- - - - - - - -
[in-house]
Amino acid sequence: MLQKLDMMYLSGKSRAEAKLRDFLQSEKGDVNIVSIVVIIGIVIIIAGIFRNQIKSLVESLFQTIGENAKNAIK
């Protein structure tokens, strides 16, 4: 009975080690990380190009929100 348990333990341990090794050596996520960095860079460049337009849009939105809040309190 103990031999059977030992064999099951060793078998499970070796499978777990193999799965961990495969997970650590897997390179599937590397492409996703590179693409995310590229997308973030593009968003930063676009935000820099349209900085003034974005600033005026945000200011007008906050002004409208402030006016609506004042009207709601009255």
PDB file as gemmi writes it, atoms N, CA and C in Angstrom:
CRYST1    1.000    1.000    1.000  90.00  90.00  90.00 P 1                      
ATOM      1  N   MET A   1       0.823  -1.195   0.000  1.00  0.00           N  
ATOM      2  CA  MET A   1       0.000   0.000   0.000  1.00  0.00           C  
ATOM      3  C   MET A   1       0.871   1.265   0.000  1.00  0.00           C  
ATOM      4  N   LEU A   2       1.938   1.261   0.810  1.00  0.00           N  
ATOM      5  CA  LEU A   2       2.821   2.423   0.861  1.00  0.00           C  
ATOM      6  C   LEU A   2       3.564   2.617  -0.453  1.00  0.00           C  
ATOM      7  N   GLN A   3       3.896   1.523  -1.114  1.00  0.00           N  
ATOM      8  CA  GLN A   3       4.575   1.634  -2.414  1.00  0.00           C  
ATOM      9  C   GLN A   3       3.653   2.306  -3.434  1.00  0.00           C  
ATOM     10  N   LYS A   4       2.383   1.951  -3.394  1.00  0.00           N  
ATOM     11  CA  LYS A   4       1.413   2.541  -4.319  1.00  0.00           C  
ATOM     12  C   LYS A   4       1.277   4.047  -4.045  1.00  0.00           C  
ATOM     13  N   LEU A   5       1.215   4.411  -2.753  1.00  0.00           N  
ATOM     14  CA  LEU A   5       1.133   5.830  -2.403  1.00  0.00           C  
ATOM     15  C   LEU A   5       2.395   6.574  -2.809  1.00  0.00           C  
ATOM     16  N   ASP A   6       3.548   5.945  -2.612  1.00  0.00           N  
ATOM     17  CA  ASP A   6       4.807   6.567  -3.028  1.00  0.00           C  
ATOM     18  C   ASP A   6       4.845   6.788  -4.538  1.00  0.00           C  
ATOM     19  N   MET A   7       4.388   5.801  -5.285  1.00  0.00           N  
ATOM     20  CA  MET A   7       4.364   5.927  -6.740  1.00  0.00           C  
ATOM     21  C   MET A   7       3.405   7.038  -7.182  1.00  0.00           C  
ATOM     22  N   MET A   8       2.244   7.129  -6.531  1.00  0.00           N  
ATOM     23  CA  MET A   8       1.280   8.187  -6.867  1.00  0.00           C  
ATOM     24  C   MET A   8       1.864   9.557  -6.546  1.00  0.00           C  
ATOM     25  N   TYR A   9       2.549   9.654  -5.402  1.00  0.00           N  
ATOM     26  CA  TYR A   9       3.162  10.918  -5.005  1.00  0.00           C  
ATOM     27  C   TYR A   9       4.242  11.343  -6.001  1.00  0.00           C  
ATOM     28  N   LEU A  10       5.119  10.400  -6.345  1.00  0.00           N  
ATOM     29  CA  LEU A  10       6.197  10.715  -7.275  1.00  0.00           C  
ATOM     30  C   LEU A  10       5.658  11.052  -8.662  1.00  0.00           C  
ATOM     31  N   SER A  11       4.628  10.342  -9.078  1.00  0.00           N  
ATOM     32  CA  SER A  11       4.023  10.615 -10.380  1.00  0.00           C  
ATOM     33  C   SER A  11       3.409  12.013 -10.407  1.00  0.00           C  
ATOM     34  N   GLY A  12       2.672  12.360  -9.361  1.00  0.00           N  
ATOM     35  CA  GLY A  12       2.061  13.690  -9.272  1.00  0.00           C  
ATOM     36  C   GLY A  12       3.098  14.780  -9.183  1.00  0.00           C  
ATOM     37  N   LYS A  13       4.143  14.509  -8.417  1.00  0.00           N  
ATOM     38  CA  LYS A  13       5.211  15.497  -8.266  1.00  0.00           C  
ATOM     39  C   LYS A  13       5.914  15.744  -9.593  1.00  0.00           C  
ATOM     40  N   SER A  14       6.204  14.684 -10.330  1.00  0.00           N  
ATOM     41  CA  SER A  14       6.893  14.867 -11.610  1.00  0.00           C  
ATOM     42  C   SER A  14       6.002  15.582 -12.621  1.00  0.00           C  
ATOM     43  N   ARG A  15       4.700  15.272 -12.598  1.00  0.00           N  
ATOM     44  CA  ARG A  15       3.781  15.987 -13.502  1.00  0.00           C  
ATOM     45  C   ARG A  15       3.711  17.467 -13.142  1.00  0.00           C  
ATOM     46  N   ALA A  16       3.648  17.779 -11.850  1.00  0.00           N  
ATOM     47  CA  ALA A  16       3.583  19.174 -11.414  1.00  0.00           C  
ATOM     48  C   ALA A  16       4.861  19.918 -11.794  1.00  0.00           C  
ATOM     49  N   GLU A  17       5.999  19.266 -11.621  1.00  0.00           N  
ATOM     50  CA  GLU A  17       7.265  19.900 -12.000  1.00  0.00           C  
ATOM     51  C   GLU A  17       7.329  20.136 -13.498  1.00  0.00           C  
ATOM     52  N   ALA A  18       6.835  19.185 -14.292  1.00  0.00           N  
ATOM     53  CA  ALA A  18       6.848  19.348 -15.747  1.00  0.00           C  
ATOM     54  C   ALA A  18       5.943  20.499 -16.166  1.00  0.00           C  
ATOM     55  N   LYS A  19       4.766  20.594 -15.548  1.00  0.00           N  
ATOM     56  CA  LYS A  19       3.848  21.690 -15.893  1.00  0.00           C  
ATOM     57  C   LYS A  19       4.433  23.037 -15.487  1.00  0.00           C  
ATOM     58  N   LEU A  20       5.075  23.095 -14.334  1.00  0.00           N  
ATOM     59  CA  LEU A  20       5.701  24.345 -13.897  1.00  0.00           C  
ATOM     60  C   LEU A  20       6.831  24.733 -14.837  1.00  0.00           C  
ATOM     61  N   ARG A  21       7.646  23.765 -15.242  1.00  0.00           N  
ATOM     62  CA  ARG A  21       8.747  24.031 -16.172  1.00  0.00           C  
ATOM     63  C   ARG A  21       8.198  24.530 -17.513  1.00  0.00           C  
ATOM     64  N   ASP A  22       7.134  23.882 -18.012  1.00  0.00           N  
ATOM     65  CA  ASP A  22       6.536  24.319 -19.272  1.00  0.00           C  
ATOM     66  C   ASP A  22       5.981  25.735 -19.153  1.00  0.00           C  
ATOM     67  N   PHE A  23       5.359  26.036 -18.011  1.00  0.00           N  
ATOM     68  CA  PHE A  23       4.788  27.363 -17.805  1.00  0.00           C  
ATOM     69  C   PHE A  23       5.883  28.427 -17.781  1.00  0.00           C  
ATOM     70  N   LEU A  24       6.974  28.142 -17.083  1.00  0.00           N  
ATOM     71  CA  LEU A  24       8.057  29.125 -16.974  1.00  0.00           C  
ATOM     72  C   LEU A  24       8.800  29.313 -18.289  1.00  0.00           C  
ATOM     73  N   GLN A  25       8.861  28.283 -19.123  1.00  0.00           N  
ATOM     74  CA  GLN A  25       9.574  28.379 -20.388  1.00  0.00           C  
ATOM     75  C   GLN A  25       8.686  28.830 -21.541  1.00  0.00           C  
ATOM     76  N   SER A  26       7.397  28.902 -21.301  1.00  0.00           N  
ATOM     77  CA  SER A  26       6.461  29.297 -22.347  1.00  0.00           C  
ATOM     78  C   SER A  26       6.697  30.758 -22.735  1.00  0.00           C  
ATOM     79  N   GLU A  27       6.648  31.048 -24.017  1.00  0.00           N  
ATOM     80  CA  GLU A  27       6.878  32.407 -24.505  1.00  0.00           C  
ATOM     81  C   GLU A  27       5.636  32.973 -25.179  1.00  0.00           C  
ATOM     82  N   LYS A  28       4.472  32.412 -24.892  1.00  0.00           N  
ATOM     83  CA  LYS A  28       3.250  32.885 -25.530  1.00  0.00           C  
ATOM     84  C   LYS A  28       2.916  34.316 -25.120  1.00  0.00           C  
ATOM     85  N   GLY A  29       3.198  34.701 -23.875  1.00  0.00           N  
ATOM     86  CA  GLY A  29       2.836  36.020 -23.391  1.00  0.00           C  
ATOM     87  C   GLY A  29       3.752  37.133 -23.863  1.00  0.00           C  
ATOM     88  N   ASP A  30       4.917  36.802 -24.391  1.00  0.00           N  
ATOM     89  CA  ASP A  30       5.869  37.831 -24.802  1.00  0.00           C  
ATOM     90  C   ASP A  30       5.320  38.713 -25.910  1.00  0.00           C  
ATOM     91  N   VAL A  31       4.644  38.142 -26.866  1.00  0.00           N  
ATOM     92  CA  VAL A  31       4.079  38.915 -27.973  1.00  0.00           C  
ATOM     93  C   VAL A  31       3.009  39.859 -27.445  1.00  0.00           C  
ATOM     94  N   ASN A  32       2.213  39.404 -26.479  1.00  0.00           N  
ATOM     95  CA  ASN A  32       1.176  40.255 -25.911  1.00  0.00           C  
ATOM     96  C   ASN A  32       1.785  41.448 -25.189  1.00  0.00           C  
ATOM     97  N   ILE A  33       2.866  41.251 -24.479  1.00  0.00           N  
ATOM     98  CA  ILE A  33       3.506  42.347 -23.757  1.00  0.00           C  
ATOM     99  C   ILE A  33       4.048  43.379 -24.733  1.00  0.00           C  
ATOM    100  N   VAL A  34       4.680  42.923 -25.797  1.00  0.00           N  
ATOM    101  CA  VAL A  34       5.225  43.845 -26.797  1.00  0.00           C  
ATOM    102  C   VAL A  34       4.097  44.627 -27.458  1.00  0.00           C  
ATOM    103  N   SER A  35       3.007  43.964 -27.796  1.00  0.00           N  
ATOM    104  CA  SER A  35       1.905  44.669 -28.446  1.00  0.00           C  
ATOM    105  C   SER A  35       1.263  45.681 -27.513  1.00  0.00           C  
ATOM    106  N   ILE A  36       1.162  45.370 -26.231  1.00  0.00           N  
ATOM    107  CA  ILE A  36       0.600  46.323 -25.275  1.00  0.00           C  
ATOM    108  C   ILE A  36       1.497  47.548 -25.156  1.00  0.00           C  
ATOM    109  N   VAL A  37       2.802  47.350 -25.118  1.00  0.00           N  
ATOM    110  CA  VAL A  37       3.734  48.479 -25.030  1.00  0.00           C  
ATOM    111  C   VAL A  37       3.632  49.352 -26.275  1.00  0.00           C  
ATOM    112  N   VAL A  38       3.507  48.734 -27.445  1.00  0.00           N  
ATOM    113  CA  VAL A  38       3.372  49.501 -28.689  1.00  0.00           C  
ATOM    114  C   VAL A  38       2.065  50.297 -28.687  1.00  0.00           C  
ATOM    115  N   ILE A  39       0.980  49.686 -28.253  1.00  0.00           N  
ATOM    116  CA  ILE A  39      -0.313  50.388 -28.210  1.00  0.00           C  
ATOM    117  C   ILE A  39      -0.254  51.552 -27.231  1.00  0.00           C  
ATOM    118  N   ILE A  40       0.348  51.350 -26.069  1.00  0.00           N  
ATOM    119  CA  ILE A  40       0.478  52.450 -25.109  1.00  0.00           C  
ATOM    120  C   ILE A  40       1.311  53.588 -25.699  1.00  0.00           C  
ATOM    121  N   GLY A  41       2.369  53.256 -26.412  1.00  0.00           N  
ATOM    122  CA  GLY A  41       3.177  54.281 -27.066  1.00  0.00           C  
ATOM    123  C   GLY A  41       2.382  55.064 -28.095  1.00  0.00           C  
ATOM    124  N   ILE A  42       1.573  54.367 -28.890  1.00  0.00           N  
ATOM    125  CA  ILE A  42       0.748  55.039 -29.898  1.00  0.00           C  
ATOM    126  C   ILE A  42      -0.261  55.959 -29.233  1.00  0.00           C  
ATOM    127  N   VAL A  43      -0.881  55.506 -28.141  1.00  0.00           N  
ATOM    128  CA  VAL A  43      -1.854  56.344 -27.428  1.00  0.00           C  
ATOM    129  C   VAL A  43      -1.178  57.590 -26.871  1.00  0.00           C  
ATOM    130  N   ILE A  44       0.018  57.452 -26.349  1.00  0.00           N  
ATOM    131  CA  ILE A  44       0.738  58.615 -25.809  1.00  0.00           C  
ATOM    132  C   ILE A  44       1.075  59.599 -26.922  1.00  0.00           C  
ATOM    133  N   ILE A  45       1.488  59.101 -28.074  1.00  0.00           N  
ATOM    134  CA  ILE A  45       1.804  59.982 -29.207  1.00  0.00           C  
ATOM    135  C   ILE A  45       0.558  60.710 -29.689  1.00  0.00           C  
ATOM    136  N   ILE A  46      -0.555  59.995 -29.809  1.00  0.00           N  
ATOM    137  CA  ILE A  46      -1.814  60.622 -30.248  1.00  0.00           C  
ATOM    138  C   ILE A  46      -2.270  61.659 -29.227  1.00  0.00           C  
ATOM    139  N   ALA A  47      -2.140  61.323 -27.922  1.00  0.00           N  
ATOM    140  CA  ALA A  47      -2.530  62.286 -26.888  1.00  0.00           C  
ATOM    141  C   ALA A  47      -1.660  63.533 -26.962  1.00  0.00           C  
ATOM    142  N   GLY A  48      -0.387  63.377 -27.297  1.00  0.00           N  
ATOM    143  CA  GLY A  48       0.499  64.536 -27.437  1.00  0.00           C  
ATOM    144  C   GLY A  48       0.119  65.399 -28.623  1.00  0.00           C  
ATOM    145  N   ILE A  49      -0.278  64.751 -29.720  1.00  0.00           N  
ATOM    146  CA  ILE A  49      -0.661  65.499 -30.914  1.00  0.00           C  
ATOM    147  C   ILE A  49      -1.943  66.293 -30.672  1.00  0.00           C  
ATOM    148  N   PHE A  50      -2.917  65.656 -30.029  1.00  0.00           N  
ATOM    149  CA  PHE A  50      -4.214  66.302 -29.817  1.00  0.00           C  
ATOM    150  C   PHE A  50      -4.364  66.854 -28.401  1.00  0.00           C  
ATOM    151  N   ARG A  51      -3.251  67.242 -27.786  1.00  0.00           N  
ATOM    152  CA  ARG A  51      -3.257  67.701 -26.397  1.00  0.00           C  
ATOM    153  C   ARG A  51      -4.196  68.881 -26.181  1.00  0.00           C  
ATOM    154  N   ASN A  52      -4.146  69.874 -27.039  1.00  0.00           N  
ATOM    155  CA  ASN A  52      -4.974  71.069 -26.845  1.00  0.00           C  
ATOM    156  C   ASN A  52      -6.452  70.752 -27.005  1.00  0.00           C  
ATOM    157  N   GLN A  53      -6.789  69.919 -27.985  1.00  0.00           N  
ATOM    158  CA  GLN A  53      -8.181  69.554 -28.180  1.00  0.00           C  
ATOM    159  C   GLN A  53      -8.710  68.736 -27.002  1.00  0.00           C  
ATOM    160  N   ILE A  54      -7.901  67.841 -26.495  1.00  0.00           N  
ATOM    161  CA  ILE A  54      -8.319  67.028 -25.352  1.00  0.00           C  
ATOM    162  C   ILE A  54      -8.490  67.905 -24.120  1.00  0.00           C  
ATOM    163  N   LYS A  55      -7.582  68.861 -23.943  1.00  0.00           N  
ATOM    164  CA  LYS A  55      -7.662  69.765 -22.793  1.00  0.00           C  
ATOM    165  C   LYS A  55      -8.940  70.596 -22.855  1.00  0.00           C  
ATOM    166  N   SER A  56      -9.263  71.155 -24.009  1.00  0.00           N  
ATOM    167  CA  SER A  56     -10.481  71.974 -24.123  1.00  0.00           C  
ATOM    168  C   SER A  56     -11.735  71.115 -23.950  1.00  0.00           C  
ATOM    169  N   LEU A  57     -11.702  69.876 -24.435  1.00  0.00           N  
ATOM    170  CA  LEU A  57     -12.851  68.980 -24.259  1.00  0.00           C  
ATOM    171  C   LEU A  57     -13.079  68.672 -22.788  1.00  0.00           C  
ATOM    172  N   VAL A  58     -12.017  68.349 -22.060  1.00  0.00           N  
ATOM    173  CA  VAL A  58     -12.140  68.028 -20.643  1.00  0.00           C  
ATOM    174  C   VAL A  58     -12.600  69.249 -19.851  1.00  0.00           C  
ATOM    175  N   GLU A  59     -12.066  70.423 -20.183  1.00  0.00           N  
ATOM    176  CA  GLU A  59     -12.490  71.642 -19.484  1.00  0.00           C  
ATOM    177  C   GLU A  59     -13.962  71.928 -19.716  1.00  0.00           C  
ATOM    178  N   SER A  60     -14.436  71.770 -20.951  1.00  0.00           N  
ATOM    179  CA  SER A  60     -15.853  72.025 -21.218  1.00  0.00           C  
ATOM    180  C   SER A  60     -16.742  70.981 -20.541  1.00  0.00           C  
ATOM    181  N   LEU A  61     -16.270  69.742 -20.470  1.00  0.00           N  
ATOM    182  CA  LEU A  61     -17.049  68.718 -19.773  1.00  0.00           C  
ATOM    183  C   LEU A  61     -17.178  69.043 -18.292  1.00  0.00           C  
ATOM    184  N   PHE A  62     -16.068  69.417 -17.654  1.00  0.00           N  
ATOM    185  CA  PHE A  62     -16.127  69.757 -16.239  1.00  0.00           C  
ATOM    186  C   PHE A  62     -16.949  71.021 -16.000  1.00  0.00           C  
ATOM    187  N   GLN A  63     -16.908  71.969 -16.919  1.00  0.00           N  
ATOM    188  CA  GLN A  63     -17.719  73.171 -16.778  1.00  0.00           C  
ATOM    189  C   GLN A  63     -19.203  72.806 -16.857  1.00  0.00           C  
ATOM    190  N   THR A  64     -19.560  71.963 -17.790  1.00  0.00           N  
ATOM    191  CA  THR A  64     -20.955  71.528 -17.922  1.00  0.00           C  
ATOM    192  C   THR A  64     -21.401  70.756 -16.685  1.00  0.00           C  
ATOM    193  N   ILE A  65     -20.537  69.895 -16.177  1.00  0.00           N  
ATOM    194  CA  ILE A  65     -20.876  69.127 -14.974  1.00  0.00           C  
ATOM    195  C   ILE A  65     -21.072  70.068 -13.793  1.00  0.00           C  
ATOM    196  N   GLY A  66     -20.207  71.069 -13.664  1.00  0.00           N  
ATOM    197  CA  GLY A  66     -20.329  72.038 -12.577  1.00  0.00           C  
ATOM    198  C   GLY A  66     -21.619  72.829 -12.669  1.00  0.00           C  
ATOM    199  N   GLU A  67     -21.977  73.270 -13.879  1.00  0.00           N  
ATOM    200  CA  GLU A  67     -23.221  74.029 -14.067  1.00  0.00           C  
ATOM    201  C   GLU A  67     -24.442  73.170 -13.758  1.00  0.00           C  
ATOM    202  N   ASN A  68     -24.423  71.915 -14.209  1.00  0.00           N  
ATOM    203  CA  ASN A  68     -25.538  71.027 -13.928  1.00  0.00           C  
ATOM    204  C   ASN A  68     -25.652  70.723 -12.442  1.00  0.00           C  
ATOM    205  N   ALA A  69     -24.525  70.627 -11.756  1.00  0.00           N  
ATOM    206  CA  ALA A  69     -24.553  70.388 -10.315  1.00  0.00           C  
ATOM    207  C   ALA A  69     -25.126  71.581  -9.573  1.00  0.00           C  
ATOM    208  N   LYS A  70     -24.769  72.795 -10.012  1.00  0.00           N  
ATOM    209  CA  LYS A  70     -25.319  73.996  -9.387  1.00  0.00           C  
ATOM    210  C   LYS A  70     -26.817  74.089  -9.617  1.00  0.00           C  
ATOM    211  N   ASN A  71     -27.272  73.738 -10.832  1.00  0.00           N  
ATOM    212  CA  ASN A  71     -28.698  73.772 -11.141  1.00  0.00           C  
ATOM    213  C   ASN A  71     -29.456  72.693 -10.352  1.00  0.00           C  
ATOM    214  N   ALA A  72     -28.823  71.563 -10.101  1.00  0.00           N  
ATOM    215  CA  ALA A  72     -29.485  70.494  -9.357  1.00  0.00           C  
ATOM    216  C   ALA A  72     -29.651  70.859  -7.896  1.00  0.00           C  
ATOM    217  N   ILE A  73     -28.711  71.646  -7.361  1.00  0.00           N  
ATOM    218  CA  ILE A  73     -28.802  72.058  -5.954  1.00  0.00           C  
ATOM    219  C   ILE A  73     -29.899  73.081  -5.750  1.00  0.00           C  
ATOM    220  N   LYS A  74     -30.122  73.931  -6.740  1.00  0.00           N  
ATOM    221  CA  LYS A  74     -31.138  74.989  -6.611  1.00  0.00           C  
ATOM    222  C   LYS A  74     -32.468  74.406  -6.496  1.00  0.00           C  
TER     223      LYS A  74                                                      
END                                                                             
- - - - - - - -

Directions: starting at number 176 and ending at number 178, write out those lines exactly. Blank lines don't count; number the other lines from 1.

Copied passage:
ATOM    171  C   LEU A  57     -13.079  68.672 -22.788  1.00  0.00           C  
ATOM    172  N   VAL A  58     -12.017  68.349 -22.060  1.00  0.00           N  
ATOM    173  CA  VAL A  58     -12.140  68.028 -20.643  1.00  0.00           C  